Lately you’ve probably been hearing about new laws that ban the use of drones for hunting. Here in Wisconsin, for example, it’s “illegal to hunt any animal with the aid of any aircraft, including unmanned aircraft and drones.” That last part was added back in about 2014.
When these laws were first proposed, they seemed to anticipate technology from the far distant future. But today drones with live, high-resolution video feeds are readily available and hugely popular. Fortunately, most hunters would still agree that using a drone to scout, spot, or herd game does not fit the definition of fair chase.
True, it’s also reasonable to ask about the ethics of certain other hunting gadgets. Digital trail cameras are one thing, but now some models use cellular technology to transmit images in real time. While sitting at her laptop hundreds of miles away, a hunter could watch a trophy buck stroll down the trail toward the elevated stand where she’ll be waiting in ambush on opening morning. Or, from just a hundred yards away, a hunter already sitting in his stand could do the same thing on a phone. That, too, might be taking things a bit too far. But somehow, adding drones to the hunting experience feels like an even more egregious violation of fair-chase principles.
I’d like to suggest that the same is true for fishing, and that it should be illegal to use drones for fishing in any way. I don’t mean underwater drones like these; nor am I concerned about surfcasters and British carp anglers using drones with a release mechanism to lift their baits out farther than they could cast. Yes, these are questionable developments. But I’m referring specifically to the use of drones for scouting and reconnaissance. Let me explain.
My wife, Jean Hedren, is a Realtor here in northwest Wisconsin. I help her out with real estate photography and video, and in recent years I’ve been learning a lot about both. (A brief word from our sponsor: If you’re thinking of selling or buying a lake home or cabin here in northwest Wisconsin, please contact her at JeanHedren@EdinaRealty.com. You can also visit her blog and website at www.JeanHedrenRealtor.com. Check out her YouTube channel at Jean Hedren, Your NW WI Realtor. )
Last year we decided it was time to add aerial drone photos and video to the services we provide our sellers. During the winter I studied up for the FAA Part 107 test so I could get my Remote Pilot Certificate and legally fly a drone for commercial purposes. Then, after several hours of practice flights, it was time for the real thing. That was back in May.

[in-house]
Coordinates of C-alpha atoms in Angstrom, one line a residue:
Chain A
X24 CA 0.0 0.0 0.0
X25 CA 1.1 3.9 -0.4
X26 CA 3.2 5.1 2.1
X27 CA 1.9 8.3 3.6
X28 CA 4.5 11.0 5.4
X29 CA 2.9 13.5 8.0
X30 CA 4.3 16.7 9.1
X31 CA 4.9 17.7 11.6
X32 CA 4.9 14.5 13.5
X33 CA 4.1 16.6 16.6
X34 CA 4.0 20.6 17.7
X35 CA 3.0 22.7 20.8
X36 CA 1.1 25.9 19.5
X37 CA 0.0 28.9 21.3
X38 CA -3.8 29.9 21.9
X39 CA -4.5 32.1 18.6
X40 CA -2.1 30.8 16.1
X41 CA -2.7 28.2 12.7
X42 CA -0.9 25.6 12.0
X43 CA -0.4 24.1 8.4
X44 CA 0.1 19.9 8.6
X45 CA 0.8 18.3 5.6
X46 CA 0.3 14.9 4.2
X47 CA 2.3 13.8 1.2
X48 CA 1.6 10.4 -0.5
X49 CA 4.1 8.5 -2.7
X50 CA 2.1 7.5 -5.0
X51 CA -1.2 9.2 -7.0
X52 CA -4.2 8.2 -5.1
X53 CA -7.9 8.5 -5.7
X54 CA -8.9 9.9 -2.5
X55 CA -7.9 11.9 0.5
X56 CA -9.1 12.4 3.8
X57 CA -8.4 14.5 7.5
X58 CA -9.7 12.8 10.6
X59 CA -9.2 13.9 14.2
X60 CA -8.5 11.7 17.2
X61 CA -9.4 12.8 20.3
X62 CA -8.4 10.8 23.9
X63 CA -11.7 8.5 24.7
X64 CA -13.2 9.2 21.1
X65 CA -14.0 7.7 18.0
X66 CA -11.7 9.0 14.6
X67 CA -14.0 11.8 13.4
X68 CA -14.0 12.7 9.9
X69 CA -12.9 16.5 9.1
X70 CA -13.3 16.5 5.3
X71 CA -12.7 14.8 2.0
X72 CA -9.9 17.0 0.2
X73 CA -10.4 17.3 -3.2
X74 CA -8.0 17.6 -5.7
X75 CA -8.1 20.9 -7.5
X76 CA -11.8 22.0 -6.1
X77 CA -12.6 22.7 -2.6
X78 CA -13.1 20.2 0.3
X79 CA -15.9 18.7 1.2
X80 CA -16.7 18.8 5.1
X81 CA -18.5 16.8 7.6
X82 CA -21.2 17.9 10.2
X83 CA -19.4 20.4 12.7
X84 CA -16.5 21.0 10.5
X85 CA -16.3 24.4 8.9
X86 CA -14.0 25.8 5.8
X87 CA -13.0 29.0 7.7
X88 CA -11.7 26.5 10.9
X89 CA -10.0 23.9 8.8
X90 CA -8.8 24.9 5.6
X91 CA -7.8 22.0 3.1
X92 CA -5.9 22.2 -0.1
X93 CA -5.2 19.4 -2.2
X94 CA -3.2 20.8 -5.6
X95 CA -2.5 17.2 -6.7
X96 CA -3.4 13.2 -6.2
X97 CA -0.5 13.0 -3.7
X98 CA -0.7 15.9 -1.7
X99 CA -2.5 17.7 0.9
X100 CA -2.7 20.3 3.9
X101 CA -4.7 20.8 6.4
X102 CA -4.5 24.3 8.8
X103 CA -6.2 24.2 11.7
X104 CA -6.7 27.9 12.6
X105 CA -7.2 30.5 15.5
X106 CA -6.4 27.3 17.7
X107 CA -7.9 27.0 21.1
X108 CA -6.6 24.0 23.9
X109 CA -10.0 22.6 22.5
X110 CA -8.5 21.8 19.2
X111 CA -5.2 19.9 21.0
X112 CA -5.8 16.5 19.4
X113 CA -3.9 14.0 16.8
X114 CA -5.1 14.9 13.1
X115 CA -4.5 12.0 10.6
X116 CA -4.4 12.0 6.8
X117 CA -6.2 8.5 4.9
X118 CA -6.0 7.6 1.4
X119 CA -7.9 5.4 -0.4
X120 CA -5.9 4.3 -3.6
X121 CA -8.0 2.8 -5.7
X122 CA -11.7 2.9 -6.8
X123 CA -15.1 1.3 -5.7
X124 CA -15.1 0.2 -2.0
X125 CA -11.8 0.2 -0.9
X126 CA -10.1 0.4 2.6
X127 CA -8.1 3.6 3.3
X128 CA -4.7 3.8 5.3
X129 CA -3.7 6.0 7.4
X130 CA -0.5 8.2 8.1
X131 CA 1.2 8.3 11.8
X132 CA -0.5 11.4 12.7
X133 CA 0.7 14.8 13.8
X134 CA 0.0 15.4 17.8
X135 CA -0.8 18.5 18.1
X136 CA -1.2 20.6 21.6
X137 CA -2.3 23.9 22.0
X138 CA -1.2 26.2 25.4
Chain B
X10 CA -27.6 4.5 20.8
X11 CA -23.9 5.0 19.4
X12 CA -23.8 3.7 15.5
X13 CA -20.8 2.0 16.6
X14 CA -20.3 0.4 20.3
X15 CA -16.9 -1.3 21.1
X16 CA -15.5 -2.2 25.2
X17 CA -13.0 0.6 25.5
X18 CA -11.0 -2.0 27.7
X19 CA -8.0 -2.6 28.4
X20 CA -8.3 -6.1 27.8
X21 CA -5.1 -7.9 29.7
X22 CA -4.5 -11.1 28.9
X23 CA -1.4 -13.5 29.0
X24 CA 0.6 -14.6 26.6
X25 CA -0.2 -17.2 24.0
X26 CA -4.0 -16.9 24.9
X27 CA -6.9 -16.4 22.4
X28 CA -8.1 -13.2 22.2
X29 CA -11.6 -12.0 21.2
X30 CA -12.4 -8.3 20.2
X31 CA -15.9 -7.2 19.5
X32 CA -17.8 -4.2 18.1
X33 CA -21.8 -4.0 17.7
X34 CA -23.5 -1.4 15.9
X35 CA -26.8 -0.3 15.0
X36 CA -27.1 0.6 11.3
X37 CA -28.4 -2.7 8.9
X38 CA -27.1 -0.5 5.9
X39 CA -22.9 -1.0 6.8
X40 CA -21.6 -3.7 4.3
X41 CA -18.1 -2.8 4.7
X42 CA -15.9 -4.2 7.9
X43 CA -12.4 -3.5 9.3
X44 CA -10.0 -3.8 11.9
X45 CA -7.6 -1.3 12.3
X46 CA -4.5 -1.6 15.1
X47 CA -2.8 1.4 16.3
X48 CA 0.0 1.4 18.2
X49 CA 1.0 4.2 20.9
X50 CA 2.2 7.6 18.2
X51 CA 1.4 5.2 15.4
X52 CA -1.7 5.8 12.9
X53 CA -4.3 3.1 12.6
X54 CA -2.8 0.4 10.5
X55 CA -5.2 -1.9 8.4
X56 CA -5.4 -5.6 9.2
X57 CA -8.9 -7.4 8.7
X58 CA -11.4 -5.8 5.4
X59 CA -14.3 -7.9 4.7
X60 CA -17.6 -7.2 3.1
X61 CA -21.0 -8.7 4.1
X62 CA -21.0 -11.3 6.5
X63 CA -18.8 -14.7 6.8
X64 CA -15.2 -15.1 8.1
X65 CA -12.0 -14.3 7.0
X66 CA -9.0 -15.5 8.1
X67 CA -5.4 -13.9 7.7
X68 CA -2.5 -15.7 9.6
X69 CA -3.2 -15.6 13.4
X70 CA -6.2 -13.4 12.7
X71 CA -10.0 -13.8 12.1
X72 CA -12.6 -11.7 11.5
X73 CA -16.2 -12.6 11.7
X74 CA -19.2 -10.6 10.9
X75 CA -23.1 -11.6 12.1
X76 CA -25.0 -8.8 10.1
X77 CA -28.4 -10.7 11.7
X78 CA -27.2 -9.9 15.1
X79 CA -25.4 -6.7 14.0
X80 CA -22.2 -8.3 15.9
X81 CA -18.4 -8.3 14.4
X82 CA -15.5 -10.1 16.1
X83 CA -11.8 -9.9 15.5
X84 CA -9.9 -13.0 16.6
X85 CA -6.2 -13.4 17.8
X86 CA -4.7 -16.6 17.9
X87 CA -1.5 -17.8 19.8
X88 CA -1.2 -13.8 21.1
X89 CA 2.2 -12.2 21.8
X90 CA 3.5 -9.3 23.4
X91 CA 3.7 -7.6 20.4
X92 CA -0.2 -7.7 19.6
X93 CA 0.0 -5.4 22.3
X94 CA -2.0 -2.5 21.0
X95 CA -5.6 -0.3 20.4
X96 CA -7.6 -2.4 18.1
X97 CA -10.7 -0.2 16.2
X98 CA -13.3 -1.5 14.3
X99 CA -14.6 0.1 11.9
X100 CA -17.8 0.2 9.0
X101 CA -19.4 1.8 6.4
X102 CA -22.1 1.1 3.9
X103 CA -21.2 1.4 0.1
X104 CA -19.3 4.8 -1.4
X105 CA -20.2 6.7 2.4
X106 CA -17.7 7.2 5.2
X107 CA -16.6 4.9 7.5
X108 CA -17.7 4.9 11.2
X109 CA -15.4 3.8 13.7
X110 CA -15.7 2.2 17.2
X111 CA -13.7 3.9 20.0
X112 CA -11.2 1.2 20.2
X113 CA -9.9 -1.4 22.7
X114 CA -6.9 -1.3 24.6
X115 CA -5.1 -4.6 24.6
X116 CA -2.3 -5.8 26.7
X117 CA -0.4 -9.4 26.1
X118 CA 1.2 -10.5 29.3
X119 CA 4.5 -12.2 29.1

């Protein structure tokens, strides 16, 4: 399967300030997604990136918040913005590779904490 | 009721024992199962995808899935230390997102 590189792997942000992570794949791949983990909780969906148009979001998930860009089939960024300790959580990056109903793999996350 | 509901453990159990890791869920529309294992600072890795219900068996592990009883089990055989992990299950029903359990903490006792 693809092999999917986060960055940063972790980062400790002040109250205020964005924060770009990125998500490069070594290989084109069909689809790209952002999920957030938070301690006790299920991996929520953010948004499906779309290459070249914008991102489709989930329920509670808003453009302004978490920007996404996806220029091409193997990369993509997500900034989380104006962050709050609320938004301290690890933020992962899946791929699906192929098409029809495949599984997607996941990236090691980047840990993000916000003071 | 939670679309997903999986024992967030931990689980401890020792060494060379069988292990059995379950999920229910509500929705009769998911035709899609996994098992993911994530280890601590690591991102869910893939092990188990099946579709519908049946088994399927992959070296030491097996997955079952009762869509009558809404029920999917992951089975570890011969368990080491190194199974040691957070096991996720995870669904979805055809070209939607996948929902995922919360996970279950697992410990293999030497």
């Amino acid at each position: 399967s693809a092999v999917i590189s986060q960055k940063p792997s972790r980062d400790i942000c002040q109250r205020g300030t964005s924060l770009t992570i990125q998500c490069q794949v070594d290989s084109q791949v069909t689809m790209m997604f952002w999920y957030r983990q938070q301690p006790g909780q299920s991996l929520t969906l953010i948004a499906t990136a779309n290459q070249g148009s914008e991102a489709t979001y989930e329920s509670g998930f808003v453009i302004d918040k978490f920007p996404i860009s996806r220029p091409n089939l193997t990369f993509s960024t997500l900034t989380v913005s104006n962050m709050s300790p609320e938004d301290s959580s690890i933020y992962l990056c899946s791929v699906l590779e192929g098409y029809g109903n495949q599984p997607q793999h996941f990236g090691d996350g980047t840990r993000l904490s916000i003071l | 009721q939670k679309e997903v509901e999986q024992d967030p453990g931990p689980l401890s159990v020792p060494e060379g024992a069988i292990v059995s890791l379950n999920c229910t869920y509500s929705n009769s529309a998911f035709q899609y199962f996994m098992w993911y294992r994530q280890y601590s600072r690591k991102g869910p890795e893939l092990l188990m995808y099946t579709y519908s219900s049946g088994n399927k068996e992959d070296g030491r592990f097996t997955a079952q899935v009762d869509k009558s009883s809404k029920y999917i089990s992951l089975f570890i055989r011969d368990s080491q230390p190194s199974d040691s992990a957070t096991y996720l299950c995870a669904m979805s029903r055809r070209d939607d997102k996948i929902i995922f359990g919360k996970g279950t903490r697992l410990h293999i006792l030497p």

If you’re an angler, you know that in the Northern Hemisphere most species of fish are spawning about that time of year—often in clear, shallow water where they’re easy to spot from the air. Some species, like bass and sunfish, make gravel nests that are even more visible from above. Despite being abandoned, these nests are still obvious months later. Even if you’re not looking for them, they’re hard to not notice.
I wasn’t looking for the fish; I just wanted aerial photos of the houses. Most of Jean’s listings are lake homes and cabins, and so this happens all the time. But that afternoon when I downloaded my first lakeshore drone photos, it was quite a surprise. Just offshore from one lake home, I saw dozens of sunfish nests. Within 100 yards of a cabin on a different lake, I saw half a dozen widely scattered bass nests. I figure it’s only a matter of time before someone at a major bass tournament is busted for using a drone to locate vulnerable bass guarding their nests.
And since several lakes in this part of northwest Wisconsin have thriving muskie populations, I know of a couple shallow bays where I could easily find trophy fish next May and June. I’d just fly over on a calm, sunny day and look for the submerged logs that aren’t actually logs. Not that I would. But I could.
For more examples of unintentional fish-scouting photos, just scroll on down. They’re downsized for faster loading, and mostly shot from fairly high up. So potentially, photos like these could reveal even more. But to protect the innocent fish, I did crop a couple shots so the location is less obvious. (At the very end, as a final non-drone bonus, I also included two lucky dock shots. I tiptoed.)
And that’s why drones should be illegal for hunting AND fishing.